very much the same manner us Ollrl
pliant, of the Columbia State. Old in
his famous expose of the open gamb?
ling and inn- rooms 01 Charleston, Ilcrc
is in-- Lantern's luminous description
ul charlotte:
"The noisy little city where the mil
R-lillini spectacle of the lion and lamb|
.ias been anticipated h> the combliia-j
llou of booze ami blue laws; where'
eyei'j fragrant breath "f the mountain!
breeze bears a mingle 1 perfume 01 j
aprtice pine and applejack, and thcl
heady fumes of luponsliirie corn whiskey
rl:'o over the land like in,- shimmering
heat waves above a Chester county
cot I on Held in June. Charlotte, where
the thirsty Tar Heel ivnu hasn't time
between trains to Join a club may hie
himself to the nearest rlrug store."
Prohibition in Charlotte Is almost as
mythical a? the Mecklenburg Declara?
tion of Independence.
The Japanese say they never heard!
of chewing gum until the Americans!
came?or chewing the rag either, we
The spring poet's dyes in a fine
] frenzy rolling is Just another kind
, of spring fever symptom.
Voung Jay Qould Is the only one of
: the family retaining his hold. Ho Is
still court -1 ennls champlnn. despite the
fact that bis kinsmen have lost the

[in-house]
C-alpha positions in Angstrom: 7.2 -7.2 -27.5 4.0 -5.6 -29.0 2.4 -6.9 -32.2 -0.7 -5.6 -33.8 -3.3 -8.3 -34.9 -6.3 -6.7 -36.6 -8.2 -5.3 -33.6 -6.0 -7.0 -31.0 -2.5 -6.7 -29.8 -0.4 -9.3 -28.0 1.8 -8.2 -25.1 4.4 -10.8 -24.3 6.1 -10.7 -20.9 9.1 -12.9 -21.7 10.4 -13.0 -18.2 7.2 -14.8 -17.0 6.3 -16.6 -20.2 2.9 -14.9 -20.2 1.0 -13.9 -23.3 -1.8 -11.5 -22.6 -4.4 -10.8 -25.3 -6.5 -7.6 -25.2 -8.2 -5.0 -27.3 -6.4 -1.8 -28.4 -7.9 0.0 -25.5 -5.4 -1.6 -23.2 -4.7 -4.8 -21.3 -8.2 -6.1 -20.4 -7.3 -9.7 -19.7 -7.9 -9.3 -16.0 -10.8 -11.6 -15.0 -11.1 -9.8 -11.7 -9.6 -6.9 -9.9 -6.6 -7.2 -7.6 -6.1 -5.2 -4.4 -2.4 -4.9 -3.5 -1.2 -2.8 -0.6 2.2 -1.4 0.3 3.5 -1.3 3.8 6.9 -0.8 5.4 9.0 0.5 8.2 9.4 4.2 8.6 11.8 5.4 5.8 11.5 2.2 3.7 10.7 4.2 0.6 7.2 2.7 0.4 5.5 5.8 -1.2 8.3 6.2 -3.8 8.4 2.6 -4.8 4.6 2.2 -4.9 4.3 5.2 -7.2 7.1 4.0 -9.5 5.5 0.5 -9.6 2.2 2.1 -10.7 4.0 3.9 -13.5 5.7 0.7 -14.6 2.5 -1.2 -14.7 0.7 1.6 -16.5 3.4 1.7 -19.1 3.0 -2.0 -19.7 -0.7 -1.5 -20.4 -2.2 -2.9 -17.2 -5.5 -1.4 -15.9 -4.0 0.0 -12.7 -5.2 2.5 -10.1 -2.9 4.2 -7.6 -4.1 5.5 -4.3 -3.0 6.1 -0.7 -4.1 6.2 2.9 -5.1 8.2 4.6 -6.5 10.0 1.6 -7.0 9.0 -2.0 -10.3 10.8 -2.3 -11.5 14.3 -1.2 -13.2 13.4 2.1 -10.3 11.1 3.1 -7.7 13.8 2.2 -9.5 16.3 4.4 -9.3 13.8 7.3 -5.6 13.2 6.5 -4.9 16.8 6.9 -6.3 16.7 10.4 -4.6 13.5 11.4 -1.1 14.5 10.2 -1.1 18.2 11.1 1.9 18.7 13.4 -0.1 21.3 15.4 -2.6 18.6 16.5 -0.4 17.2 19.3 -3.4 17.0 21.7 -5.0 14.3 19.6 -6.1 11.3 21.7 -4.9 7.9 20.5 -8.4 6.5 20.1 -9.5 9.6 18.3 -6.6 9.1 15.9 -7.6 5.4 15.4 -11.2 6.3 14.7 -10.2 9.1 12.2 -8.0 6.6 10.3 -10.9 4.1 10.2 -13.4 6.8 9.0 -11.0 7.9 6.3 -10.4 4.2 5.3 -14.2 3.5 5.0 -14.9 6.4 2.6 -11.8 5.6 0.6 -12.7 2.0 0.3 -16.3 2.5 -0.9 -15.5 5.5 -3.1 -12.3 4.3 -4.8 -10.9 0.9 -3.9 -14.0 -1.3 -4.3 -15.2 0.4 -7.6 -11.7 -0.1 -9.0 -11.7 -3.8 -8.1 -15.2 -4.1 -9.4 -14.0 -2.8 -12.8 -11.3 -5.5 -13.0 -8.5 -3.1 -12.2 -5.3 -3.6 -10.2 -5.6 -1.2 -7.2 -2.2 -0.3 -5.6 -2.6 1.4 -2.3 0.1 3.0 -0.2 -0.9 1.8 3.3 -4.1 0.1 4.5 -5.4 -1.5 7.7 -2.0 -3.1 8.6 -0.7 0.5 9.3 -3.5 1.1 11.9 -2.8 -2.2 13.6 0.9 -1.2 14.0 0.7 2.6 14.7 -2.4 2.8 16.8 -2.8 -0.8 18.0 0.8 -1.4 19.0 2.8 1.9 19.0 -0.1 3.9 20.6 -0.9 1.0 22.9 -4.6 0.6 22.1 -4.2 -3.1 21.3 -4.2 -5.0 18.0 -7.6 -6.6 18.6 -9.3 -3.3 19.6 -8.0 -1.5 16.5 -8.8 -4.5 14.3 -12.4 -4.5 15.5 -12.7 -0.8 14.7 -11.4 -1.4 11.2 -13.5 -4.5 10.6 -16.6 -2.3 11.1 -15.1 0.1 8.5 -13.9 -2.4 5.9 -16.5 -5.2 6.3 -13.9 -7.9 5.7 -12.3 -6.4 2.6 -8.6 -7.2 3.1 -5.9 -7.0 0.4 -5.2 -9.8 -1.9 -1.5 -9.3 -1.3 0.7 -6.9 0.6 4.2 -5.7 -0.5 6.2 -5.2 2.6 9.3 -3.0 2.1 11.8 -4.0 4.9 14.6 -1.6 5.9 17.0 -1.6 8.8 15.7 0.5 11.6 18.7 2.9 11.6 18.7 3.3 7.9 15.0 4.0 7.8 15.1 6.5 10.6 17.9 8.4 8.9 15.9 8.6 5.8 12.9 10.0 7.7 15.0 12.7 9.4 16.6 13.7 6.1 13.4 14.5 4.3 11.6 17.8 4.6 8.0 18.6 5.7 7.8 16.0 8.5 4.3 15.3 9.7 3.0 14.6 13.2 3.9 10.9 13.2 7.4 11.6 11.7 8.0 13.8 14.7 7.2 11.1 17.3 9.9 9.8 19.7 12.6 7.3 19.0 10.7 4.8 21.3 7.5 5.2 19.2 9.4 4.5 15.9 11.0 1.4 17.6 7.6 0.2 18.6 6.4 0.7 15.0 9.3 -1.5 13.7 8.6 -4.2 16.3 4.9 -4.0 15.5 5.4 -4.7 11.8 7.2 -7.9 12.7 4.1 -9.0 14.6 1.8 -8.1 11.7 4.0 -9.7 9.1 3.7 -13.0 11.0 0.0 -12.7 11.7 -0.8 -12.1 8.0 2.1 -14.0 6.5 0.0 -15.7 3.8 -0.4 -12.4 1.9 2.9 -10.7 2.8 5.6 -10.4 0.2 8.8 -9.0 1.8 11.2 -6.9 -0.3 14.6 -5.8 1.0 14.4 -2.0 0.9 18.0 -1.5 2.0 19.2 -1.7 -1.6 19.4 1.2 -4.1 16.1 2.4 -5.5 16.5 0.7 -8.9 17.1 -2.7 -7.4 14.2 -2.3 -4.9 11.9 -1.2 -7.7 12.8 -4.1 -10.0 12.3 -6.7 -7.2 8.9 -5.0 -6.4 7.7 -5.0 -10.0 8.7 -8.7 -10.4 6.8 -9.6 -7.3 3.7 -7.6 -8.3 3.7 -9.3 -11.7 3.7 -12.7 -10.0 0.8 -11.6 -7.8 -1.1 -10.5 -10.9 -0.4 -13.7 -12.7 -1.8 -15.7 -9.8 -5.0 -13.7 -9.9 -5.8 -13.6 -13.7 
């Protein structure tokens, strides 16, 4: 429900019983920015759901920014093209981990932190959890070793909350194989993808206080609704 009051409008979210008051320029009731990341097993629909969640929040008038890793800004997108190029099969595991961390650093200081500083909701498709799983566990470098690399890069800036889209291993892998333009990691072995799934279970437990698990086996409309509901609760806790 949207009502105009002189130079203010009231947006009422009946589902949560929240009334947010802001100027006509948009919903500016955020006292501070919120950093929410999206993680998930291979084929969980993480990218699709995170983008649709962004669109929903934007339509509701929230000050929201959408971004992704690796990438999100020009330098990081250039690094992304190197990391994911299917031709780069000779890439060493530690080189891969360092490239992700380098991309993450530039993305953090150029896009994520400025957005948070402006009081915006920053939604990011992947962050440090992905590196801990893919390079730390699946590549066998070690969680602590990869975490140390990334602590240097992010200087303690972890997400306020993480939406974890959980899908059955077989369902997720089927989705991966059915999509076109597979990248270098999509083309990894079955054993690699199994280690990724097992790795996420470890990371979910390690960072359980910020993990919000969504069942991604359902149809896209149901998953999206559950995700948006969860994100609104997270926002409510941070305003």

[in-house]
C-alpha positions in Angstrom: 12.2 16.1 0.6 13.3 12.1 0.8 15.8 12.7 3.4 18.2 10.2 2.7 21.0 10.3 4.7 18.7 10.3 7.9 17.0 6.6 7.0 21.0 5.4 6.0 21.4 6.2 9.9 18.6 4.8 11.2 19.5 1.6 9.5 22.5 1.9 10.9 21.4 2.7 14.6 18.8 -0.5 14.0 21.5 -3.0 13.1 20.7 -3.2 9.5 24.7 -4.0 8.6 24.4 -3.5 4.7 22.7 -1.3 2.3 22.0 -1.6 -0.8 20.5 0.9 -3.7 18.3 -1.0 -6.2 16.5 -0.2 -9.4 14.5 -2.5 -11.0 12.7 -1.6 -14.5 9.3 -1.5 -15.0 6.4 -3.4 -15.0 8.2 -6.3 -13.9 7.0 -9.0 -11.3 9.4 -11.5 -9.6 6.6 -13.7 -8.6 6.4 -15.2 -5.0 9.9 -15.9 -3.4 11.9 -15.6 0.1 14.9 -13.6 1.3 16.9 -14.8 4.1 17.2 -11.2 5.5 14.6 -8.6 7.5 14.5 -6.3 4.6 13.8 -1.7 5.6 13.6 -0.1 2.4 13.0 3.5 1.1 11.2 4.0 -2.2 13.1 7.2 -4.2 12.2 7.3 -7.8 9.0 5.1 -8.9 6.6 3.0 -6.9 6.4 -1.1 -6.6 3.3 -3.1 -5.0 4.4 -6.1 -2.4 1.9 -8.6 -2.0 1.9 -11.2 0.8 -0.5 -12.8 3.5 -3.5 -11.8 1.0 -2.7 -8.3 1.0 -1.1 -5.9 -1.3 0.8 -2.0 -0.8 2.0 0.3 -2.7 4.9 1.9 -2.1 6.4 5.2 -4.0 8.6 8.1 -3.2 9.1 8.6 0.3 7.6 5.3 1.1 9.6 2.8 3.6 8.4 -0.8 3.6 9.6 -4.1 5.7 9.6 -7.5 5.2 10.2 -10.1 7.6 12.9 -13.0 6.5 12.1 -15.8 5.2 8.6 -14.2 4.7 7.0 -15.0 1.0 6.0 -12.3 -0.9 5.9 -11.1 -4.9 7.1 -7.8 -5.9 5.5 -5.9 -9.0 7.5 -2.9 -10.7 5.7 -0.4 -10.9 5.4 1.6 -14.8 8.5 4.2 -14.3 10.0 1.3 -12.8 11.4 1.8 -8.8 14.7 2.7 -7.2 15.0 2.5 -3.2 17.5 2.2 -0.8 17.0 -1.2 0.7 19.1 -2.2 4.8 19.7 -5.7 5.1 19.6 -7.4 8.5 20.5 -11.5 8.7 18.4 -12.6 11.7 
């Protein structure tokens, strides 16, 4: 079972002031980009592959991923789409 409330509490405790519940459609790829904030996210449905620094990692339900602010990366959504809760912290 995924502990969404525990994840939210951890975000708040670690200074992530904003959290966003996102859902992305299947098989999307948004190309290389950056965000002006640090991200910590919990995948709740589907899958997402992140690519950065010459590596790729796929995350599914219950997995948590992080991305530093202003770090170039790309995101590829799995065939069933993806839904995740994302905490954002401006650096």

title of railroad kings
Thev are trying to pull .Tim Jef?
fries Into the prize ring c.grtln. Jtidg
? lug by his last experience, we think
' they'll havo to pull him out. too.
The roport that Vassal- glrla are tri
I be allowed to dress as they please
: should be corrected to read, as will
[please the Vassar girls' boys.
On the Spur of the Moment
By Roy K. Moulton
From tho Htckc'rvUtc Clarion.
Klmor Jones, who loft h?re u week
ago to accept a very lucrative ?ml
permanent Position In Chicago, has
returned. Ho .says, thai his work-was
so good that It made all of tho other
employees Jealous, nnd In order to
prevent a general strike, lie threw up
tho Job and came home. Elmer will
cnutinuo lu canvass for crayon por?
traits, and will board with hla futhor,
Kliner says there ain't no place like
home, and, ao far es ottr town 's
concerned, he In substantially correct.
Ansc Frlaby's wlto went down town
and Rot her hair done up by a hair
grosser, and when sin" rniue homo
Anae iron tor lior real polite, thlnkln"